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Cellular structure and function / A. Malcolm Campbell, Christopher J. Paradise.

By: Campbell, A. Malcolm [author.].
Contributor(s): Paradise, Christopher J [author.].
Material type: materialTypeLabelBookSeries: Biology collection: Publisher: New York, [New York] (222 East 46th Street, New York, NY 10017) : Momentum Press, 2016Description: 1 online resource (40 pages) : illustrations.Content type: text Media type: computer Carrier type: online resourceISBN: 9781606509968.Call number: 571.6 Subject(s): Cytology | Cells -- Size | Cell physiology | Viruses | cell definition | orthologs | diffusion | mutualistic symbiont | pseudogenes | photobleaching | bootstrap values | virus | virophageOnline resources: Click here to access online Also available in print.
Contents:
1. Defining a cell is difficult --
2. Cells have size limits -- Protein mobility limits cell size -- Calculated cell limitations -- Ethical, legal, social implications: biology research influences the real world --
3. Viruses, dead or alive -- Conclusion -- Glossary -- Index.
Abstract: All organisms are composed of cells, but what is the definition of a cell? Can size, shape or function be used to distinguish cells from non-living biological systems such as a virus? Whatever the definition of a cell is, it can probably be contradicted by cells with unusual characteristics. For example, there are cells as long as a giraffe's neck while others are smaller than a mitochondrion. Sometimes it is hard to know the difference between an animal and a plant cell. Despite their diversity of shapes and sizes, cells are small--most of the time. Why has natural selection favored small cells? Would it be possible for big organisms to have big cells? It would seem safe to say viruses are small, except some are quite large. In the end, this book will provide evidence that cells are difficult to characterize and define even though they are the foundation of all living things.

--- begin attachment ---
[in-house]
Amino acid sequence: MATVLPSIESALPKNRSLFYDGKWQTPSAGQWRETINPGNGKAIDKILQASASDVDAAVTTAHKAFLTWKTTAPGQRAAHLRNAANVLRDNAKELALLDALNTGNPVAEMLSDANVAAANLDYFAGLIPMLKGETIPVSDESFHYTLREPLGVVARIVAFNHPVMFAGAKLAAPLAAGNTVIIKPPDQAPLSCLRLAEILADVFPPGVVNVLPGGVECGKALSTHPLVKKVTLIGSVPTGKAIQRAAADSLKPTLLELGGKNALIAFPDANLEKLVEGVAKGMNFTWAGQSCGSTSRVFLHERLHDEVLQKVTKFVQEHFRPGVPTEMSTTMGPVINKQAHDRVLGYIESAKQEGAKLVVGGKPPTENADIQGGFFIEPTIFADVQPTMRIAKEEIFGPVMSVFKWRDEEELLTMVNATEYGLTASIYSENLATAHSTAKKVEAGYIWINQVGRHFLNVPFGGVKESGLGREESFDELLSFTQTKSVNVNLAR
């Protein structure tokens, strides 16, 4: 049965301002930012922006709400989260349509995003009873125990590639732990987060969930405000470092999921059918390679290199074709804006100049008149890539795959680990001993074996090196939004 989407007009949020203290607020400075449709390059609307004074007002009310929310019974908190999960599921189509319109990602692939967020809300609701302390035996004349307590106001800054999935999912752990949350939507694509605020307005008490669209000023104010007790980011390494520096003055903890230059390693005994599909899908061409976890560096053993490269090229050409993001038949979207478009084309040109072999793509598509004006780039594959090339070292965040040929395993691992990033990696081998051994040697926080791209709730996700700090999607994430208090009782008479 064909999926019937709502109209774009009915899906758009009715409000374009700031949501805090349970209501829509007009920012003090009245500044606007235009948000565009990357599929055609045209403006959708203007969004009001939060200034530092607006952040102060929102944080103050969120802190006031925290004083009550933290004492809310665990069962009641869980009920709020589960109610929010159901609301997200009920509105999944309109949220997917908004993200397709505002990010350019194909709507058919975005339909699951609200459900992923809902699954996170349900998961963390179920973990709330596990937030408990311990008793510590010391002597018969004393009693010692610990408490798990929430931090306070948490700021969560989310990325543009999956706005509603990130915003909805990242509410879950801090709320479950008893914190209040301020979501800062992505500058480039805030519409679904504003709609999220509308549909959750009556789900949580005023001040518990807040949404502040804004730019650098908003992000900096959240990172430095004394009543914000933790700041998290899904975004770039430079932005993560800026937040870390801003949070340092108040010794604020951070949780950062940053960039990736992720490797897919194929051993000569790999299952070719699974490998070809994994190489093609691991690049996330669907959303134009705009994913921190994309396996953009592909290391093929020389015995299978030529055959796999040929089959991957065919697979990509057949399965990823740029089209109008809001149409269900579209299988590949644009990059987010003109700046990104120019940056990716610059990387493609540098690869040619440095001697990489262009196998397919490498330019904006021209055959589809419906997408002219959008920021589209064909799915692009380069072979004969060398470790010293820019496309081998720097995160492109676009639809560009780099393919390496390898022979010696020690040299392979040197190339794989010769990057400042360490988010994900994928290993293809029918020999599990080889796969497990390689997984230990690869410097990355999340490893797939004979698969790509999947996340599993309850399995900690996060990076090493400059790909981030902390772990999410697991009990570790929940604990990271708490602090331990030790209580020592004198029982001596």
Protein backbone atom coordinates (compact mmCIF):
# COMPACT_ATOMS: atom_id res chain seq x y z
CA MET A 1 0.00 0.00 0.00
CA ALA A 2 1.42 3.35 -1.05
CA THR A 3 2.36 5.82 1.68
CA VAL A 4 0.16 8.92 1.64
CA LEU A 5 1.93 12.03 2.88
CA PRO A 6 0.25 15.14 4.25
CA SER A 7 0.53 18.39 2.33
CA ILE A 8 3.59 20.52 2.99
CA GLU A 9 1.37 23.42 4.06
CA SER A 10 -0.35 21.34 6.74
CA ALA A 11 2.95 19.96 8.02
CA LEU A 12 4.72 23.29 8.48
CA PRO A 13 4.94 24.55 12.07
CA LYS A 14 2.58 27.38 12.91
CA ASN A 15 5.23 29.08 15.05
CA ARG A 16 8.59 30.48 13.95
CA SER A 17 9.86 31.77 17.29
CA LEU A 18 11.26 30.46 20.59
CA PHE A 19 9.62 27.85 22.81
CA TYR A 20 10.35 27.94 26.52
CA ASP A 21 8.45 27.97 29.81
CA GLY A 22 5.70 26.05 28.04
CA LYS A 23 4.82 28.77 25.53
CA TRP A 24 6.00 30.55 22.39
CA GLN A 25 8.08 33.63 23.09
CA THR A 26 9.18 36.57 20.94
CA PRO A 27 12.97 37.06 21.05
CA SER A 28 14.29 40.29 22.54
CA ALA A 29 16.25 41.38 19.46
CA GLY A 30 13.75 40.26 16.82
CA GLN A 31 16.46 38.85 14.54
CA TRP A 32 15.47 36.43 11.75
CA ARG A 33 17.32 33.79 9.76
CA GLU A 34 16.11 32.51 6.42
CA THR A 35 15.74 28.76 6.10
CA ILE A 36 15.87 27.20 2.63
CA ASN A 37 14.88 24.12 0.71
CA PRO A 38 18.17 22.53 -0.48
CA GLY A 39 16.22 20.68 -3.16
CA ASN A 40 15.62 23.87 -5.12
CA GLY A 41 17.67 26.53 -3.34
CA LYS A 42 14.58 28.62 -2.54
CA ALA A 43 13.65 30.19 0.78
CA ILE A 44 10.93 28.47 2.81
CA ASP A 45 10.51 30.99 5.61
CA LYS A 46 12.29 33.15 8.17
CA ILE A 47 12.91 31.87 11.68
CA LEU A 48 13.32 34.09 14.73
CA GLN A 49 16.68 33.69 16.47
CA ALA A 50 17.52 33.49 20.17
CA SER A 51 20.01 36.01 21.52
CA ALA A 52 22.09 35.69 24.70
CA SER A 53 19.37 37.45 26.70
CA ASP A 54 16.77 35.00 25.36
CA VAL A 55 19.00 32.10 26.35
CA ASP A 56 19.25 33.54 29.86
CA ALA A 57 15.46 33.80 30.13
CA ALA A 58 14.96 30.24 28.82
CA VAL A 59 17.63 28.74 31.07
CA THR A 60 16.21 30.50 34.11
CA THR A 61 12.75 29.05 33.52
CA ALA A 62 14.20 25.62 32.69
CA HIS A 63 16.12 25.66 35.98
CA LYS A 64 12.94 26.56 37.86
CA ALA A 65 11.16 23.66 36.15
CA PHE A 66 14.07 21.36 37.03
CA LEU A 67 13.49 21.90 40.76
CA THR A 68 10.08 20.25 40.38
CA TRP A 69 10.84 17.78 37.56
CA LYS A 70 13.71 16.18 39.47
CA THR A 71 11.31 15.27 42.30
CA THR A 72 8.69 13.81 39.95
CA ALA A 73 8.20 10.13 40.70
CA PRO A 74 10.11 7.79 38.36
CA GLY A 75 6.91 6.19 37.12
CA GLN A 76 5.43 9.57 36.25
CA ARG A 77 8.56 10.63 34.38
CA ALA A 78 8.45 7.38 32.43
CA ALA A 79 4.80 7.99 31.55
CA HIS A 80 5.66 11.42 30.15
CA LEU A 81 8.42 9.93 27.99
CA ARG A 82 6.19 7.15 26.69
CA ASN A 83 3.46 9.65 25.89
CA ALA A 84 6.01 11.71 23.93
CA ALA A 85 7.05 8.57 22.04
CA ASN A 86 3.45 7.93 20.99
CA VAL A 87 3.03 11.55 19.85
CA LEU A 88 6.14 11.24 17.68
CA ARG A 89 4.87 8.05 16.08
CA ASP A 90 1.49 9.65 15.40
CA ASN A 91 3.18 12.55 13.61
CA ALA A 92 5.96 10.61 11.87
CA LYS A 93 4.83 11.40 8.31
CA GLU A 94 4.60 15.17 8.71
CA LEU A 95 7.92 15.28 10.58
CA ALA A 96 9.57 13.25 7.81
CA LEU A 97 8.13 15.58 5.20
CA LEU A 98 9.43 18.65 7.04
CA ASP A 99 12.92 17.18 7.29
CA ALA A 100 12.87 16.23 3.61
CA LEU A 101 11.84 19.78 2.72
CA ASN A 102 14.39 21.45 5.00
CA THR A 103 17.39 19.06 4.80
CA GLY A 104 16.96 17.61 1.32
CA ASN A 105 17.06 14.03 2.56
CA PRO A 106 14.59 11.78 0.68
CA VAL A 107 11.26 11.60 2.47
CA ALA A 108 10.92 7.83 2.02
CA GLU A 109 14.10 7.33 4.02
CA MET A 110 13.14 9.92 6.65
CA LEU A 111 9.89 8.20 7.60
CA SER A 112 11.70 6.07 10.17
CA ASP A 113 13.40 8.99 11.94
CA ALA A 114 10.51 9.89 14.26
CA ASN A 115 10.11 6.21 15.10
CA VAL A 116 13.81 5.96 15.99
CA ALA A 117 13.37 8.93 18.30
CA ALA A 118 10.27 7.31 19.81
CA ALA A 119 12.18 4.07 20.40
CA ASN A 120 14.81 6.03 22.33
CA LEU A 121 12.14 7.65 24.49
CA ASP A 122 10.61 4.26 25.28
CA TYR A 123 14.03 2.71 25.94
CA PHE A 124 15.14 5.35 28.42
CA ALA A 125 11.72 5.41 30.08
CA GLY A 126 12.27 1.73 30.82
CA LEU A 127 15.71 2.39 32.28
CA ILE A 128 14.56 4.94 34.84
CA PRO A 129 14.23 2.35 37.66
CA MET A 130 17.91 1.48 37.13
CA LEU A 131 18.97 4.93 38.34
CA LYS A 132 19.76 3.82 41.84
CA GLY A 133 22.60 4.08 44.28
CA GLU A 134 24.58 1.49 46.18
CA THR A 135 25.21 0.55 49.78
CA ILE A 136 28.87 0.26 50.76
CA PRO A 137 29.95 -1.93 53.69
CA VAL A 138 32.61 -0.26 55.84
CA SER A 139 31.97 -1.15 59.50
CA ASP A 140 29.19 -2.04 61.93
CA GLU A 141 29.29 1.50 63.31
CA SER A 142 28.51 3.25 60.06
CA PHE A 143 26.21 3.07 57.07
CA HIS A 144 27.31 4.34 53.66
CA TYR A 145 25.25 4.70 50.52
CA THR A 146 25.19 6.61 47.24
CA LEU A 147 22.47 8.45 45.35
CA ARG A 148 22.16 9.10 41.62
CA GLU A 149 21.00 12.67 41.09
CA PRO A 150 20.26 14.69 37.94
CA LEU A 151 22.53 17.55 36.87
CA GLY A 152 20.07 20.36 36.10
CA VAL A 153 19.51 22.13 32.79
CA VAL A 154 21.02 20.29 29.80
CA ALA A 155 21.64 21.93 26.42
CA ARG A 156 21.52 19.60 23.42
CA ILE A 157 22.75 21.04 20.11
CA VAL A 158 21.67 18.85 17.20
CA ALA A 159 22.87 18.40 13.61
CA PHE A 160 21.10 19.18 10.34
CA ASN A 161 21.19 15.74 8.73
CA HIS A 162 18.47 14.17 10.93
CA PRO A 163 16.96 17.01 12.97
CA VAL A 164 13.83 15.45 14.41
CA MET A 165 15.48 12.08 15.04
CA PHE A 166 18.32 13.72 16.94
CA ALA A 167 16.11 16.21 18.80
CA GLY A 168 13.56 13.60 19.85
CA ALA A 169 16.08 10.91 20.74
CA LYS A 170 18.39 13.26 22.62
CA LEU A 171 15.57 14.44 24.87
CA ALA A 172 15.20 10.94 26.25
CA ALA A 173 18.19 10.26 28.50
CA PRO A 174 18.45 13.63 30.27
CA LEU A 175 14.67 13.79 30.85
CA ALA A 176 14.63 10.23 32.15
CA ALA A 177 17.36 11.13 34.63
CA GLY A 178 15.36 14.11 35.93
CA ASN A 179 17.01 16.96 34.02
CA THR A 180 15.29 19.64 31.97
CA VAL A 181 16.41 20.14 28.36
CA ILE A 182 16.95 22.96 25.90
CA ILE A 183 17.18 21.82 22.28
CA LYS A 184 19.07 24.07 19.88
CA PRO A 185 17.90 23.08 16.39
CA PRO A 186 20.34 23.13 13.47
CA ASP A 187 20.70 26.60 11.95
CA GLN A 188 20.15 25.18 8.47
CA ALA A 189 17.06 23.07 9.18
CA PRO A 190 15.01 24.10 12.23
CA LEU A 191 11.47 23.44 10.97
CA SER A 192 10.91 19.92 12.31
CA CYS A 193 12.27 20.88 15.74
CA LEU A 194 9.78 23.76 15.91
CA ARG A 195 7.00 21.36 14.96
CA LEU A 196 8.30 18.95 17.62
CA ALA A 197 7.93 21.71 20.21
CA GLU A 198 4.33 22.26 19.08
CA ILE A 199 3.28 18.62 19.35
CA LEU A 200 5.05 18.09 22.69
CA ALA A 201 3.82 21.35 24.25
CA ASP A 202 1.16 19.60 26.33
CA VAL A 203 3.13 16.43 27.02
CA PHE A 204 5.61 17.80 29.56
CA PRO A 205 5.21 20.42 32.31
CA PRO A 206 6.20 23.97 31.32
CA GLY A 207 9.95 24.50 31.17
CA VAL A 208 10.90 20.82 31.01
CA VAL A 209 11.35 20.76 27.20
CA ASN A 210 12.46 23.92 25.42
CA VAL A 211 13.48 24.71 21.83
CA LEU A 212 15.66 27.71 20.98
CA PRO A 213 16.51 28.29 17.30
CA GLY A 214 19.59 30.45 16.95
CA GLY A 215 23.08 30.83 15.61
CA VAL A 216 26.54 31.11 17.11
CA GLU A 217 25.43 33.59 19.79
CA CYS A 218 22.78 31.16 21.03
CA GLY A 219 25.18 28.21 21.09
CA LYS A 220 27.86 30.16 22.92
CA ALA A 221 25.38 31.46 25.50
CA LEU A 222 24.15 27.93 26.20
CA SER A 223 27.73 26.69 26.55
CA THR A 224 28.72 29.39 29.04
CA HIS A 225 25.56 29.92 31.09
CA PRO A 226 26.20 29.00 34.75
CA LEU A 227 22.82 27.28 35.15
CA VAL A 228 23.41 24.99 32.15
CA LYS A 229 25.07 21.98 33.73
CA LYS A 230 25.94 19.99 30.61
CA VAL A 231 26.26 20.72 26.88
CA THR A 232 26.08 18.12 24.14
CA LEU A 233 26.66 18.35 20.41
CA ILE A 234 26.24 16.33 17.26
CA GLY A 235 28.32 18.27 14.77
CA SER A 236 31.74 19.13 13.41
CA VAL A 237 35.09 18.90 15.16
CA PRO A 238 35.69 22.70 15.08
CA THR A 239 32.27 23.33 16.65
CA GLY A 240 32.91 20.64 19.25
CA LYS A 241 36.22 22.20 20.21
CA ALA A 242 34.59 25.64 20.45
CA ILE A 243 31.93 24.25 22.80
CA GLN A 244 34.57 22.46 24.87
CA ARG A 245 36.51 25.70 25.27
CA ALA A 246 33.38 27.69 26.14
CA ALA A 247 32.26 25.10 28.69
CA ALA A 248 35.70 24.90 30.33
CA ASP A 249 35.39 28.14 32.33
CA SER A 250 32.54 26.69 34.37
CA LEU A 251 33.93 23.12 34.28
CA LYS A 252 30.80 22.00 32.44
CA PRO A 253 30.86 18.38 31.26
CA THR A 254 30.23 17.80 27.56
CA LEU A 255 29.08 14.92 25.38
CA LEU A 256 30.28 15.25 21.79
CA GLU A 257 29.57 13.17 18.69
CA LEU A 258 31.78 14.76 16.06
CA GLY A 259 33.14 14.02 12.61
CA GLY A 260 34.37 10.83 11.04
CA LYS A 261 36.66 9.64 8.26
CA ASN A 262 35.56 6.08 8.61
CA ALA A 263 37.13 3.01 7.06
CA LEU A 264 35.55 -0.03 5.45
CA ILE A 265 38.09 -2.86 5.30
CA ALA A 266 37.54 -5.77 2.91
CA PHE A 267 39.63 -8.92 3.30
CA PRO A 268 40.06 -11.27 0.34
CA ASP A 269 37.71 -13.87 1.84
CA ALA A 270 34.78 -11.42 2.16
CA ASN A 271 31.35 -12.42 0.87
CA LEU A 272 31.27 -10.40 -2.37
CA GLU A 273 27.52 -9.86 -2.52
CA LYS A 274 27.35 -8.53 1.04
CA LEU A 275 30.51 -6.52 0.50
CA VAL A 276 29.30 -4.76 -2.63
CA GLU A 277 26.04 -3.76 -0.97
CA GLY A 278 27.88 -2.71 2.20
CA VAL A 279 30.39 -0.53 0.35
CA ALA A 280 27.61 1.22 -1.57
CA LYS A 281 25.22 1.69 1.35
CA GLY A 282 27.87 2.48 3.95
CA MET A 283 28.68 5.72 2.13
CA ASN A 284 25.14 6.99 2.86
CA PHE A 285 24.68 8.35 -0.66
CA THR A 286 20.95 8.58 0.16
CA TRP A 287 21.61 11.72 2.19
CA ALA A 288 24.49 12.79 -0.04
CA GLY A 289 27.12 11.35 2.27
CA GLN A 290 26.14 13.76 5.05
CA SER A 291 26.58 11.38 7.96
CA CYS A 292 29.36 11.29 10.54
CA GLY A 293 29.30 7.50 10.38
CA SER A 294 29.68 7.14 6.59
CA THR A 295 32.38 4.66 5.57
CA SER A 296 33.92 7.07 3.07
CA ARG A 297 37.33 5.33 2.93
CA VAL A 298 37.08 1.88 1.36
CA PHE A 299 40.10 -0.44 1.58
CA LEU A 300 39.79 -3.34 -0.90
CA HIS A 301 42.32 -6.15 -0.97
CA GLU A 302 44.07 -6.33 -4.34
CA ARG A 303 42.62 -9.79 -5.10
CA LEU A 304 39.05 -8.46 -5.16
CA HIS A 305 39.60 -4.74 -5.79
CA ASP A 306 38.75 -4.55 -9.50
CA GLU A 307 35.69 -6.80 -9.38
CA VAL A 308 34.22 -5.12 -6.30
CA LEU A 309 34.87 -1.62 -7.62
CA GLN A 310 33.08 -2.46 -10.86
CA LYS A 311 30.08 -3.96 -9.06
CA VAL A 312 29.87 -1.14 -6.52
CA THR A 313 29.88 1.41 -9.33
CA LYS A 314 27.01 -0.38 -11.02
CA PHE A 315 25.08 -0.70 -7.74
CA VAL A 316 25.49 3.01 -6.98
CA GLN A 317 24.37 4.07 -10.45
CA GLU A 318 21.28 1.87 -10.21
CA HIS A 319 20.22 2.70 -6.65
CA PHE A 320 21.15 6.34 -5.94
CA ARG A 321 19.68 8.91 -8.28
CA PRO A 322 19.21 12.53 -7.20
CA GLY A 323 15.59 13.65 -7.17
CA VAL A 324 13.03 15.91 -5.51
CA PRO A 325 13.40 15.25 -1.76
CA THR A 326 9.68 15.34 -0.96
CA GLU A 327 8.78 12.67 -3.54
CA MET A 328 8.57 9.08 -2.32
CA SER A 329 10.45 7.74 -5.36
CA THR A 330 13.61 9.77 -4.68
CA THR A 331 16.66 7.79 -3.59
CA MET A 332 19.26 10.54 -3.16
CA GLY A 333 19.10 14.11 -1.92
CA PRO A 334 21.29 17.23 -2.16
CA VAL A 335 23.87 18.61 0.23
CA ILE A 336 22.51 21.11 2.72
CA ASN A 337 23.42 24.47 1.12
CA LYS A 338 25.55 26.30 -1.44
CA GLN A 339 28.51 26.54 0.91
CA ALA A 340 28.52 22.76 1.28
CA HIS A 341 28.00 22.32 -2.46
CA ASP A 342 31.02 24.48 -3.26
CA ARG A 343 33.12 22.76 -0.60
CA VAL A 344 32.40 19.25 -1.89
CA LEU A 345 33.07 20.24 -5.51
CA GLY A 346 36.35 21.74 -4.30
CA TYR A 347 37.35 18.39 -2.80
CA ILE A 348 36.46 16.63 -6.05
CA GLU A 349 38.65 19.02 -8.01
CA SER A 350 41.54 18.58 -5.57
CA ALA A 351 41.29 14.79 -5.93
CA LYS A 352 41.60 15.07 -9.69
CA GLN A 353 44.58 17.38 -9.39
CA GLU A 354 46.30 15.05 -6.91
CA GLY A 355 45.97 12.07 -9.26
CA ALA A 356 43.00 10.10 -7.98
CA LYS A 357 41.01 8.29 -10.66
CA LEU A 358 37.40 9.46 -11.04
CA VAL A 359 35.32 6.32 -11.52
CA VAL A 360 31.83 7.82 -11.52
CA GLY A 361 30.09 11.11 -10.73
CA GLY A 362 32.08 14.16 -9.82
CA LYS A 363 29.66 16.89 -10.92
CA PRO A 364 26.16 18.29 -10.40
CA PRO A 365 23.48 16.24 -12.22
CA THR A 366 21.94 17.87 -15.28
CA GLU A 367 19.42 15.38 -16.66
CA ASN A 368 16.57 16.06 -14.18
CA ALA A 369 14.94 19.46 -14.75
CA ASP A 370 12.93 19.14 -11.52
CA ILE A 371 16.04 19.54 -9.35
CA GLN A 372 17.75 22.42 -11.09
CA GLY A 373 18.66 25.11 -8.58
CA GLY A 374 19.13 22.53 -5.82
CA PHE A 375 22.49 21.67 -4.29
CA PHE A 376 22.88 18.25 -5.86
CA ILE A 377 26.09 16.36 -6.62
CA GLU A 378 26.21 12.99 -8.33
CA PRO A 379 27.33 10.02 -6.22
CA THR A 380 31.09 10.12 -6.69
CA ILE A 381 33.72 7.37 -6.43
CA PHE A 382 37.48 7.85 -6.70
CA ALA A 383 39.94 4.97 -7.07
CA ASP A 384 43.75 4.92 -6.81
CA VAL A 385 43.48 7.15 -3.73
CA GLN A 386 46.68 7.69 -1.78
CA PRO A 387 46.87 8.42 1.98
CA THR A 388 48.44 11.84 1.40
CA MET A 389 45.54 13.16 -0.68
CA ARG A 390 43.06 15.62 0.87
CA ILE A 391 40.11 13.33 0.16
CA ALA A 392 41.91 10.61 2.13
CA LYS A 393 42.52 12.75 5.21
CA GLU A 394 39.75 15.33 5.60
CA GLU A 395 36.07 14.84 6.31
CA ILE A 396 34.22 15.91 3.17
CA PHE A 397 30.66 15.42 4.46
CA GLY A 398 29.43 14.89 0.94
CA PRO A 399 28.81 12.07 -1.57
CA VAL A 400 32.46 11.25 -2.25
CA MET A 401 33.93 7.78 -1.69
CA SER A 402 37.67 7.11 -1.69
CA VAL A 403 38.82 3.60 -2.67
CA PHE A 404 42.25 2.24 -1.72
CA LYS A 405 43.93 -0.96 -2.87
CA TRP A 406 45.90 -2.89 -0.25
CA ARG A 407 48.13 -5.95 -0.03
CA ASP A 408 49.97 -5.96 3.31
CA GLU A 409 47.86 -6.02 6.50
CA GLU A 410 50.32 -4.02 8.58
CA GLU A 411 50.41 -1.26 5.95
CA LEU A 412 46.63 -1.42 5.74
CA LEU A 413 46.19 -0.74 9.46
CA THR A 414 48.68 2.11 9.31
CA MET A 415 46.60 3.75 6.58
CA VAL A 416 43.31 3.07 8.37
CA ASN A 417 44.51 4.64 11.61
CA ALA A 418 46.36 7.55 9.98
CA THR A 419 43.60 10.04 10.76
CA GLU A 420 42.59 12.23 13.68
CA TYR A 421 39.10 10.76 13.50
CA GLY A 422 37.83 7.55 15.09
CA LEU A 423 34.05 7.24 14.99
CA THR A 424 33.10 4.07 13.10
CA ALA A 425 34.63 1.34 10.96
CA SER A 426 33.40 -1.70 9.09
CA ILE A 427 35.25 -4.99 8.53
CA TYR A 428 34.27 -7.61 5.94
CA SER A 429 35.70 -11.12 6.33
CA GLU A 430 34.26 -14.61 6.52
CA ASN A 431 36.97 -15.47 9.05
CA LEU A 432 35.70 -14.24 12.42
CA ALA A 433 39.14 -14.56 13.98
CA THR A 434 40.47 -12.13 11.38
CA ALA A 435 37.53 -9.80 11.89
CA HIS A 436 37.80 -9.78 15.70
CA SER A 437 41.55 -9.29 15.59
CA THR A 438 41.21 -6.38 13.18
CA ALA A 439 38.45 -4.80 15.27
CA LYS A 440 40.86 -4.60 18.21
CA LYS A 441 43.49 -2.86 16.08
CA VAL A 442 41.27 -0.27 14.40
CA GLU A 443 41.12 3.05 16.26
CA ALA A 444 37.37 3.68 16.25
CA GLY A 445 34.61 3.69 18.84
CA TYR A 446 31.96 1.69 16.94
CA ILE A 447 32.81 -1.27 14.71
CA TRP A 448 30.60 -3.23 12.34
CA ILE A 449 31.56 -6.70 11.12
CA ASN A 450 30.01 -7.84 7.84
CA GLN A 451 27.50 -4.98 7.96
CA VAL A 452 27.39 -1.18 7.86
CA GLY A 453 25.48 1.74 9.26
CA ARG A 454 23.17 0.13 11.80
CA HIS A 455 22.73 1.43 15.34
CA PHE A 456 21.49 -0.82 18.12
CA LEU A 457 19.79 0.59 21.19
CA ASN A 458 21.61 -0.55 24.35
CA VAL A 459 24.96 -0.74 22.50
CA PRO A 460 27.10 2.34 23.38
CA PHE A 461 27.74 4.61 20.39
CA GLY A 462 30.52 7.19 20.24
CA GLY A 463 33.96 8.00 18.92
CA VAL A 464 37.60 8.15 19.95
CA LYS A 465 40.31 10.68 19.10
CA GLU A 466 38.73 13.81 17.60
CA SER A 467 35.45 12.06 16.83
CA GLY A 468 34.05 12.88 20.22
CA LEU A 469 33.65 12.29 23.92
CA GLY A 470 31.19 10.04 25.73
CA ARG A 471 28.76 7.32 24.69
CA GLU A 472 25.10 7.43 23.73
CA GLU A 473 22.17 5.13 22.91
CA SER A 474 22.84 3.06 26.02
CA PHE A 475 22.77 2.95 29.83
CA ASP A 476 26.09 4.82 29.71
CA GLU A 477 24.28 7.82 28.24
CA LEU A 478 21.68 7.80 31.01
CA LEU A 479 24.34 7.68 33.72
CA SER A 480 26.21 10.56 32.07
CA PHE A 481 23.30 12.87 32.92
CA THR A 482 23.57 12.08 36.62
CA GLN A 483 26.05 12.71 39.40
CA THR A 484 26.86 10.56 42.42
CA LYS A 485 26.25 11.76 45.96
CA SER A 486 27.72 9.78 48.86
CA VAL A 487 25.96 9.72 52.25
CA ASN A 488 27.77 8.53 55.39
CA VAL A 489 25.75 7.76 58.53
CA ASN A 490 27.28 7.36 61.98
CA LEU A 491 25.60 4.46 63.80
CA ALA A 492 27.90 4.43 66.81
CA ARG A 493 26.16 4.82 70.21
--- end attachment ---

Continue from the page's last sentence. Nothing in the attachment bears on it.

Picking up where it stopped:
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ebook

Includes bibliographical references and index.

1. Defining a cell is difficult --

2. Cells have size limits -- Protein mobility limits cell size -- Calculated cell limitations -- Ethical, legal, social implications: biology research influences the real world --

3. Viruses, dead or alive -- Conclusion -- Glossary -- Index.

Restricted to libraries which purchase an unrestricted PDF download via an IP.

All organisms are composed of cells, but what is the definition of a cell? Can size, shape or function be used to distinguish cells from non-living biological systems such as a virus? Whatever the definition of a cell is, it can probably be contradicted by cells with unusual characteristics. For example, there are cells as long as a giraffe's neck while others are smaller than a mitochondrion. Sometimes it is hard to know the difference between an animal and a plant cell. Despite their diversity of shapes and sizes, cells are small--most of the time. Why has natural selection favored small cells? Would it be possible for big organisms to have big cells? It would seem safe to say viruses are small, except some are quite large. In the end, this book will provide evidence that cells are difficult to characterize and define even though they are the foundation of all living things.

Also available in print.

Mode of access: World Wide Web.

System requirements: Adobe Acrobat reader.

Title from PDF title page (viewed on April 10, 2016).

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